Saturday, February 18, 2012

Holy Desire

Ah... my poor abandoned blog!  I last posted during my travels at World Youth Day ... and with good intentions of blogging the whole trip.  But my plans were soon dashed when wi-fi could not be found!  ...Anyhow, we begin ANEW again and again.  This is the gist of the spiritual life, isn't it?

Yesterday's second reading from the Office of Readings (Friday, 6th wk in Ordinary Time) was a precious jewel from St. Augustine.  In number 4 of his "Tractates on the First Letter of John" Augustine comments upon the Scripture verse: we shall be like Him, for we shall see Him as He is (1 John 3:2).  Augustine's passage merits being quoted in length... he tells us, "The entire life of a good Christian is in fact an exercise of holy desire."
"Suppose you are going to fill some holder or container, and you know you will be given a large amount.  Then you set about stretching your sack or wineskin or whatever it is.  Why?  Because you know the quantity you will have to put in it and your eyes tell you there is not enough room.  By stretching it, therefore, you increase the capacity of the sack, and this is how God deals with us.  Simply by making us wait he increases our desire, which in turn enlarges the capacity of the soul, making it able to receive what is to be given to us."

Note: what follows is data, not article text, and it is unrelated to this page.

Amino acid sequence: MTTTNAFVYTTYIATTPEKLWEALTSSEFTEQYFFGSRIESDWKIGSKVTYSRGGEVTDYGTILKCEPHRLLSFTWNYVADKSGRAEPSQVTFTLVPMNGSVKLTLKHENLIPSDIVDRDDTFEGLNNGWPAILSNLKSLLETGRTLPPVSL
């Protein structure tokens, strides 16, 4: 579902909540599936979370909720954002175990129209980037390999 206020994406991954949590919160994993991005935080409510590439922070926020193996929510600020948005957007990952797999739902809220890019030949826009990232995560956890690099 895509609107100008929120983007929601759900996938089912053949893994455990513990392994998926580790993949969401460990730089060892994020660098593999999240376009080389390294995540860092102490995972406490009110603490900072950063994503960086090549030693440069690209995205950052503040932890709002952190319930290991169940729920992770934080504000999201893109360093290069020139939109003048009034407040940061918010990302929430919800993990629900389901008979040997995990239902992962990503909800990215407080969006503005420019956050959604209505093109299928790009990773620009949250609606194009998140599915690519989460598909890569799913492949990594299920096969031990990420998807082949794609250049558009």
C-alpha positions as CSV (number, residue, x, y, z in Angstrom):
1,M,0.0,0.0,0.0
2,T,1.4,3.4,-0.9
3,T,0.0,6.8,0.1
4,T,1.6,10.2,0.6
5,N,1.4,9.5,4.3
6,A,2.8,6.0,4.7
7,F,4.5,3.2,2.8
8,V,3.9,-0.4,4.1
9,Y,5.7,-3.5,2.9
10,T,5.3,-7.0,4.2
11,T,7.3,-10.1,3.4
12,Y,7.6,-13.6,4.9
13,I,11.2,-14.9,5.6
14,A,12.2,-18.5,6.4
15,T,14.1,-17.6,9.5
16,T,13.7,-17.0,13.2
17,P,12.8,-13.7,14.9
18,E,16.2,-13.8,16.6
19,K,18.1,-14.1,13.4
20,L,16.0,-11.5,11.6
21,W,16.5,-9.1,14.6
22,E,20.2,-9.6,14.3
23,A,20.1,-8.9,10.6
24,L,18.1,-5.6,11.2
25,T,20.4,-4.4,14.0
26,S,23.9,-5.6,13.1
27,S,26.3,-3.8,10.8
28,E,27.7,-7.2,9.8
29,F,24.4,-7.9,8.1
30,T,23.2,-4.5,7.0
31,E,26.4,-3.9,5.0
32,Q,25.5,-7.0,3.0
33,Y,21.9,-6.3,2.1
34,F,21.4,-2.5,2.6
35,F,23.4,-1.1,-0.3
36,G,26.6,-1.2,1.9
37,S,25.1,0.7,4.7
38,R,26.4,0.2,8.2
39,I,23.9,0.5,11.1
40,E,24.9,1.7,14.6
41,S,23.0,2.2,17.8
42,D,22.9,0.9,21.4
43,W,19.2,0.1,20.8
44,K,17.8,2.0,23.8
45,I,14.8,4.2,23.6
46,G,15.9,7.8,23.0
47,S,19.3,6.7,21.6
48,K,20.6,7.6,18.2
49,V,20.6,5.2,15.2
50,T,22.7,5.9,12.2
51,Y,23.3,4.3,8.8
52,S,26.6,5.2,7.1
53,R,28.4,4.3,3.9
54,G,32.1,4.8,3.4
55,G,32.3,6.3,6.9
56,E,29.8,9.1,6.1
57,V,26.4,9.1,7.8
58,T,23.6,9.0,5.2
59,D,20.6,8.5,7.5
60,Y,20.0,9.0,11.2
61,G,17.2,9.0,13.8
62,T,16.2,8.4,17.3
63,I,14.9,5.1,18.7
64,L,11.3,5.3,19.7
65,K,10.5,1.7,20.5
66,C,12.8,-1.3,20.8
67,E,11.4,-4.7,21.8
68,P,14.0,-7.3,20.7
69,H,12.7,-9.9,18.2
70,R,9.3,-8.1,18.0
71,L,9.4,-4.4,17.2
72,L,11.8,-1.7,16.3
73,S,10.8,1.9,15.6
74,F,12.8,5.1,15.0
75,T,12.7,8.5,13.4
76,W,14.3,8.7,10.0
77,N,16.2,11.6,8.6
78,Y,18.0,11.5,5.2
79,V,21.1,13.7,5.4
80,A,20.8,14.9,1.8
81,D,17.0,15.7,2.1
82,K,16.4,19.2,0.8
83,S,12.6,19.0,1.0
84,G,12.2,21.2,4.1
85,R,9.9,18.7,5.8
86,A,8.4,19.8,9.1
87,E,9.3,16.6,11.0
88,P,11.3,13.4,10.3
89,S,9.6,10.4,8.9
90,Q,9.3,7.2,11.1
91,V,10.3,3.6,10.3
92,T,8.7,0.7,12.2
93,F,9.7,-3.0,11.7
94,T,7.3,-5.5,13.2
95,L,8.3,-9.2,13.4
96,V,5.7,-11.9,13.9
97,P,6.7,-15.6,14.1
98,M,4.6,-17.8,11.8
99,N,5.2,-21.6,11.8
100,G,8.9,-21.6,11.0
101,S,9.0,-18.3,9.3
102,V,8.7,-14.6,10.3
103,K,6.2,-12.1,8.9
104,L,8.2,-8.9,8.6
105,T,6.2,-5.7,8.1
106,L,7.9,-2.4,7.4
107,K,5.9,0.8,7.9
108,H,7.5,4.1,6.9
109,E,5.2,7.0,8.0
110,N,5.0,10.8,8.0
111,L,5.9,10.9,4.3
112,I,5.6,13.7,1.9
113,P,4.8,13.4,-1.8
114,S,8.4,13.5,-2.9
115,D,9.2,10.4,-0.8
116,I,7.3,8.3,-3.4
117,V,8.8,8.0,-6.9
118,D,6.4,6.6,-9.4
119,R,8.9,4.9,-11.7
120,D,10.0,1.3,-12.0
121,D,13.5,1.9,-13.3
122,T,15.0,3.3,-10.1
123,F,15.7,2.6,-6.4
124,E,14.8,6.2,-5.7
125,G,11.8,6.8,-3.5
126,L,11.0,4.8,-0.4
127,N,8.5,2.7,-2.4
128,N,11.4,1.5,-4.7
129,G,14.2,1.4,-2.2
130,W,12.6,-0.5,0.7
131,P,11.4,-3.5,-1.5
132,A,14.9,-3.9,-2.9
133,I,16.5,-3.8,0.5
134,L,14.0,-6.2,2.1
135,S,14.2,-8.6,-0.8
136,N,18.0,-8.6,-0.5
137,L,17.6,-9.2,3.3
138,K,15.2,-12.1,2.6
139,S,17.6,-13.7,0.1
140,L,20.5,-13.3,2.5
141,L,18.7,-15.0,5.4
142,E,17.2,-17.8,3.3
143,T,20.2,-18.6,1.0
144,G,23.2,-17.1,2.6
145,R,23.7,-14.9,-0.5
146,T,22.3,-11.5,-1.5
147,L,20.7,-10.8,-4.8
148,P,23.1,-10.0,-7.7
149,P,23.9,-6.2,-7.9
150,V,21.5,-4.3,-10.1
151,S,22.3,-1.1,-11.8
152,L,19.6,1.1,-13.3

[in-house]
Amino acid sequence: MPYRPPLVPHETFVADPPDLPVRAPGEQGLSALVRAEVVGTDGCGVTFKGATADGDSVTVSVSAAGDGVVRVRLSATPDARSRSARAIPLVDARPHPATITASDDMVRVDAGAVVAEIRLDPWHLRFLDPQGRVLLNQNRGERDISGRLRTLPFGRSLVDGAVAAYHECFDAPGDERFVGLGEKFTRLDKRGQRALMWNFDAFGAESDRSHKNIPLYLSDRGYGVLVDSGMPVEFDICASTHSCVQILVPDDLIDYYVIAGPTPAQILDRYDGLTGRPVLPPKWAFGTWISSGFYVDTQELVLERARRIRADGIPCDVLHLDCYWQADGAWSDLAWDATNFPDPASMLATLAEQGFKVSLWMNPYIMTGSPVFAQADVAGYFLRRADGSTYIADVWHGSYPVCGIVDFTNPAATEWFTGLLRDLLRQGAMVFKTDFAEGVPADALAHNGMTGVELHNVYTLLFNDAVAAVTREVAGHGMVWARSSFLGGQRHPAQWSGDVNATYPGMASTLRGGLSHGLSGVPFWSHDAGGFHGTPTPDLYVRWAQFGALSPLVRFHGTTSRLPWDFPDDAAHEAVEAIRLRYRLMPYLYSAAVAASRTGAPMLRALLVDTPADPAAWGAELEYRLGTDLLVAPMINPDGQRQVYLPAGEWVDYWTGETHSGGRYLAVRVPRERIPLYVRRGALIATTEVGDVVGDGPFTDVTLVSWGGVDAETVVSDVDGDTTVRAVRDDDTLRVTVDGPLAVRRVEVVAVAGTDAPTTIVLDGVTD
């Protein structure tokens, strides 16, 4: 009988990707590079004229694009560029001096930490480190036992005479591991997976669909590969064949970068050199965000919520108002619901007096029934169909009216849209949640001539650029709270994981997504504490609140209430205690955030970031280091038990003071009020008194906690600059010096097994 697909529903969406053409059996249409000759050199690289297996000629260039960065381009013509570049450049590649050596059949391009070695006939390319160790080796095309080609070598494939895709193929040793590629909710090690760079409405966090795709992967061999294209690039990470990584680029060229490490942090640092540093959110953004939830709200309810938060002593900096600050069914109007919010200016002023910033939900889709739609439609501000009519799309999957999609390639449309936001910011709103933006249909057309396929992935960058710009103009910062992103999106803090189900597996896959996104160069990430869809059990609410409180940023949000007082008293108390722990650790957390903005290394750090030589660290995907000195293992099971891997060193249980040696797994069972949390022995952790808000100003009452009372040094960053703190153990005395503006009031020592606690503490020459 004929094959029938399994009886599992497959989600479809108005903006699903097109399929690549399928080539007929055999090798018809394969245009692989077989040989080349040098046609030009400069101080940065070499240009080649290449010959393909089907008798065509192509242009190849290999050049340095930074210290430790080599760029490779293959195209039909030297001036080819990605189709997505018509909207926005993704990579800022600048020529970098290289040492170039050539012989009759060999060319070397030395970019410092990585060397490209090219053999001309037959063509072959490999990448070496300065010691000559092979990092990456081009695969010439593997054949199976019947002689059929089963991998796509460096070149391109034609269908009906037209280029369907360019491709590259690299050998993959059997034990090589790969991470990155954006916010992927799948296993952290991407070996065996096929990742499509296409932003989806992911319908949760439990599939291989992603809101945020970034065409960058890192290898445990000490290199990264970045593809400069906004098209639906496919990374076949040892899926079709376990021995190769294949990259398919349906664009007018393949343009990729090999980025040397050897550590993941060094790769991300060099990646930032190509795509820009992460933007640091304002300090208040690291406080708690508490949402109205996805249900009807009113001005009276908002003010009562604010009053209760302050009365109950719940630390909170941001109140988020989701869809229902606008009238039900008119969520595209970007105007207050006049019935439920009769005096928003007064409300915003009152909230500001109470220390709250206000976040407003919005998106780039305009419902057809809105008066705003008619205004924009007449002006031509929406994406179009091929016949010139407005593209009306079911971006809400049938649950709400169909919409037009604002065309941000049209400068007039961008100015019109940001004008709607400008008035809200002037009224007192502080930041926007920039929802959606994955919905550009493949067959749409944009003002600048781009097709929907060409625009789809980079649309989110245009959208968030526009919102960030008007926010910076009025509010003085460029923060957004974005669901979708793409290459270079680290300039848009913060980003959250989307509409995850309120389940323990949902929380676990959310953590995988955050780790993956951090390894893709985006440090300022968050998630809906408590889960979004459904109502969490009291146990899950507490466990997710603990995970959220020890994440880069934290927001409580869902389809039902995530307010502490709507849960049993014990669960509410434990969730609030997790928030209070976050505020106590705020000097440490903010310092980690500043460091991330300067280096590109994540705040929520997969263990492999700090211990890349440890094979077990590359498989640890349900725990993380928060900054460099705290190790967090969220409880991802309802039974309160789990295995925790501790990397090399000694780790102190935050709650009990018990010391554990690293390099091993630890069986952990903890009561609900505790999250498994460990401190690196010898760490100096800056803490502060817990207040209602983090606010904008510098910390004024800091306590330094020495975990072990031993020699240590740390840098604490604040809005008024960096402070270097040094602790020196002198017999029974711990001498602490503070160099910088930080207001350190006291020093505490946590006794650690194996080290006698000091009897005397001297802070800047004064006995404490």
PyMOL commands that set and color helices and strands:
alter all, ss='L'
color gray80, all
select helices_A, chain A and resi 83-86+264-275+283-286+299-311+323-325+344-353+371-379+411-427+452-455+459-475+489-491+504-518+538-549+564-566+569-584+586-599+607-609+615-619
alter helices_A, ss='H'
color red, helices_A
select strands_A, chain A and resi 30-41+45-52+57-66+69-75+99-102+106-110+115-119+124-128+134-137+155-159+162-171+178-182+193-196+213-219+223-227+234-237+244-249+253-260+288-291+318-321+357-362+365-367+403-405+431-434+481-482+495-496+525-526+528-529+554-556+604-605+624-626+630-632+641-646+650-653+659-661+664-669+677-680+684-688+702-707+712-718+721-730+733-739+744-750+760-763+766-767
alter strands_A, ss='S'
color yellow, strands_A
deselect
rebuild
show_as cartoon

I am reminded of something Fr. Conrad DeMeester (a Belgian Discalced Carmelite friar and arguably the world's expert on the writings of St. Thérèse), wrote in his book, With Empty Hands, the magnificent, popular redaction of his doctoral thesis regarding Thérèse's teaching on "confidence."  He says simply: "Hope is love in the state of becoming."  What does this mean except that the merciful God readies us and transforms us within the "arena" of our life's particular circumstances?  If each moment of life would bring us closer to "seeing Him as He is," the Lord must test and "excite" our desire, purifying it of its false idols--those ends which are less than God by Whom and for Whom we've been created.

I recently shared with someone my realization that so much of my own disappointment and discontent in life comes from placing all my chips on things that CAN'T deliver. Hidden in that disappointment is an invitation to refocus my desires, to properly center my HOPE in God alone.  The theological virtue of hope readies our hearts for the love to which we are called.  And God loves us too much to let us wallow in lesser hopes.  In the fact of disappointment the evil one prompts us to despair, to lose ourselves in the misery of dashed hopes.  But the Holy Spirit, on the other hand, prompts us instead to "hope again" and to hope BEYOND our poor expectations ... to place our HOPES in God alone. Whoever loves God knows intimately the ache of "love in the state of becoming."  We are being readied to look upon the Face of the Beloved, our hearts are being hollowed out and hallowed for God's glory.